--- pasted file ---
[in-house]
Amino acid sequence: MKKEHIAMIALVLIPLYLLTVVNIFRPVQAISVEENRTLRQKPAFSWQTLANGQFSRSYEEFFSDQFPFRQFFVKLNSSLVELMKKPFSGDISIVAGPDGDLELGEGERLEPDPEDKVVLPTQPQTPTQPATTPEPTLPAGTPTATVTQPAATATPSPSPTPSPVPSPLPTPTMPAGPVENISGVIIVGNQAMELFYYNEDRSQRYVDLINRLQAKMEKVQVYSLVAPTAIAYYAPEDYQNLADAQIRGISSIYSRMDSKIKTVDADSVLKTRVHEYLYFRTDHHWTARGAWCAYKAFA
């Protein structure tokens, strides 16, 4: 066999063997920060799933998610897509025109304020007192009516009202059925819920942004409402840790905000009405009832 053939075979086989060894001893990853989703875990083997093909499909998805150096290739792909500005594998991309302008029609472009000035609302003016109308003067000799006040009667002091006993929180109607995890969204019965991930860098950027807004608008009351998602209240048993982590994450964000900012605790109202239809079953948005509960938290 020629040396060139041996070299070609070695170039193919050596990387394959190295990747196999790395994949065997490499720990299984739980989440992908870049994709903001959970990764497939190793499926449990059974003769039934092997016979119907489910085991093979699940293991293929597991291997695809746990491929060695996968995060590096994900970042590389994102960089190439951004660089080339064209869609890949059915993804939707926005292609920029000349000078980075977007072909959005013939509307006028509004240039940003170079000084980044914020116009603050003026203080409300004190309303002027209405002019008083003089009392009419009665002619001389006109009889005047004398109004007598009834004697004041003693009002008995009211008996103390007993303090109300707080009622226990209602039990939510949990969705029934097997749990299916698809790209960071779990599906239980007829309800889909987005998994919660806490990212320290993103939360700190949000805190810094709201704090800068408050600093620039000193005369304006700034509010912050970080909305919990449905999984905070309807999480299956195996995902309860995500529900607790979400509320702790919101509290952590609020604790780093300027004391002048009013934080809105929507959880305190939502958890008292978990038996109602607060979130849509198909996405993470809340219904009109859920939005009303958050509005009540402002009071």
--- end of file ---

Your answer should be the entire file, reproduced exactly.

[in-house]
Amino acid sequence: MKKEHIAMIALVLIPLYLLTVVNIFRPVQAISVEENRTLRQKPAFSWQTLANGQFSRSYEEFFSDQFPFRQFFVKLNSSLVELMKKPFSGDISIVAGPDGDLELGEGERLEPDPEDKVVLPTQPQTPTQPATTPEPTLPAGTPTATVTQPAATATPSPSPTPSPVPSPLPTPTMPAGPVENISGVIIVGNQAMELFYYNEDRSQRYVDLINRLQAKMEKVQVYSLVAPTAIAYYAPEDYQNLADAQIRGISSIYSRMDSKIKTVDADSVLKTRVHEYLYFRTDHHWTARGAWCAYKAFA
């Protein structure tokens, strides 16, 4: 066999063997920060799933998610897509025109304020007192009516009202059925819920942004409402840790905000009405009832 053939075979086989060894001893990853989703875990083997093909499909998805150096290739792909500005594998991309302008029609472009000035609302003016109308003067000799006040009667002091006993929180109607995890969204019965991930860098950027807004608008009351998602209240048993982590994450964000900012605790109202239809079953948005509960938290 020629040396060139041996070299070609070695170039193919050596990387394959190295990747196999790395994949065997490499720990299984739980989440992908870049994709903001959970990764497939190793499926449990059974003769039934092997016979119907489910085991093979699940293991293929597991291997695809746990491929060695996968995060590096994900970042590389994102960089190439951004660089080339064209869609890949059915993804939707926005292609920029000349000078980075977007072909959005013939509307006028509004240039940003170079000084980044914020116009603050003026203080409300004190309303002027209405002019008083003089009392009419009665002619001389006109009889005047004398109004007598009834004697004041003693009002008995009211008996103390007993303090109300707080009622226990209602039990939510949990969705029934097997749990299916698809790209960071779990599906239980007829309800889909987005998994919660806490990212320290993103939360700190949000805190810094709201704090800068408050600093620039000193005369304006700034509010912050970080909305919990449905999984905070309807999480299956195996995902309860995500529900607790979400509320702790919101509290952590609020604790780093300027004391002048009013934080809105929507959880305190939502958890008292978990038996109602607060979130849509198909996405993470809340219904009109859920939005009303958050509005009540402002009071």